oil and gas

A barrel of oil is selling for almost $40 in the U.S. today. The U.S. economy has become less reliant on oil and gas production over the past 30 years. In 1981 oil production accounted for 4.3% of U.S. GDP while in 2011 only accounted for 1.6%. Today we have a more diversified economy in the U.S. and the individual states. A majority of the country’s oil and gas production occurs in Texas, North Dakota, Montana, Alaska, Colorado and California. Some of these states have become less reliant on oil production after past decreases in price per barrel drastically affected their economies.

Texas And Louisiana

Texas and Louisiana have one of the largest oil and gas production sectors in the U.S. accounting for 22 % of all U.S. crude oil produced each year. Texas’s economy has become less dependent on the oil industry by decreasing the expected revenues to 5% of the state’s budget. Louisiana has felt a bigger impact from the price of oil falling because its general fund revenue represents 8%. This past year Louisiana saw a loss of $2 billion from its budget.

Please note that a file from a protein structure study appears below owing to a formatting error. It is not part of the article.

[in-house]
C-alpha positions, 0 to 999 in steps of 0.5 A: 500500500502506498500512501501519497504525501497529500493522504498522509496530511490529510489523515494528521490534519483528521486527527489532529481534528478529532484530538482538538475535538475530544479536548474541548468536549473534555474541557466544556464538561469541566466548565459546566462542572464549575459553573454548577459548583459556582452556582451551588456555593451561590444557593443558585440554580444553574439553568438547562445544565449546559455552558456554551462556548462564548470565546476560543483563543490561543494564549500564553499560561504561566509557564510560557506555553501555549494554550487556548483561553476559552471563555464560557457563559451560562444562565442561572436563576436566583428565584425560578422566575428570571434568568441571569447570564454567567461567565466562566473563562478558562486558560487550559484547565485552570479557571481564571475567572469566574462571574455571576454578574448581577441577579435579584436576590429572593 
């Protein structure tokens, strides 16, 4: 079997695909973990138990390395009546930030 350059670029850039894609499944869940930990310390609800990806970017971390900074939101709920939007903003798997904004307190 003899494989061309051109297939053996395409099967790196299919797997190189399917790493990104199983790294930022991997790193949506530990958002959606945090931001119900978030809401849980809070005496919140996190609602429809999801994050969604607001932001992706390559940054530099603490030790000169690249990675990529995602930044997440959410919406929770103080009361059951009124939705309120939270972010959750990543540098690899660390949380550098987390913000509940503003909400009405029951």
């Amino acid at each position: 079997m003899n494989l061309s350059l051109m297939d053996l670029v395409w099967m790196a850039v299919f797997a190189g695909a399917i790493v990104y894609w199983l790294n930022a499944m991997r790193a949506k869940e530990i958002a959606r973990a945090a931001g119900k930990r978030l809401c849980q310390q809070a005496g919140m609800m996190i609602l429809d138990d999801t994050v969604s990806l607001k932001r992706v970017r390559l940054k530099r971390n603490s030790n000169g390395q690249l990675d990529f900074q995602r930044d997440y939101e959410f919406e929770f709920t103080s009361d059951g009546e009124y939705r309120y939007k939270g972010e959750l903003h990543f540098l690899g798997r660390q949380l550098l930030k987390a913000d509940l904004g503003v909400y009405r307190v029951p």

Alaska has one of the most dependent operating budgets with over 80% of their budget coming from oil and gas related revenues. State representatives and Governor Walker have attempted to implement new taxes on alcohol and other activities to offset the high dependence on oil.


Hundreds of thousands of jobs have been eliminated since the price of oil continued to plummet last year. However by looking at the past reliance on the oil industry, it is clear that things could have been much worse if most of the main oil producing states didn’t diversify their economies.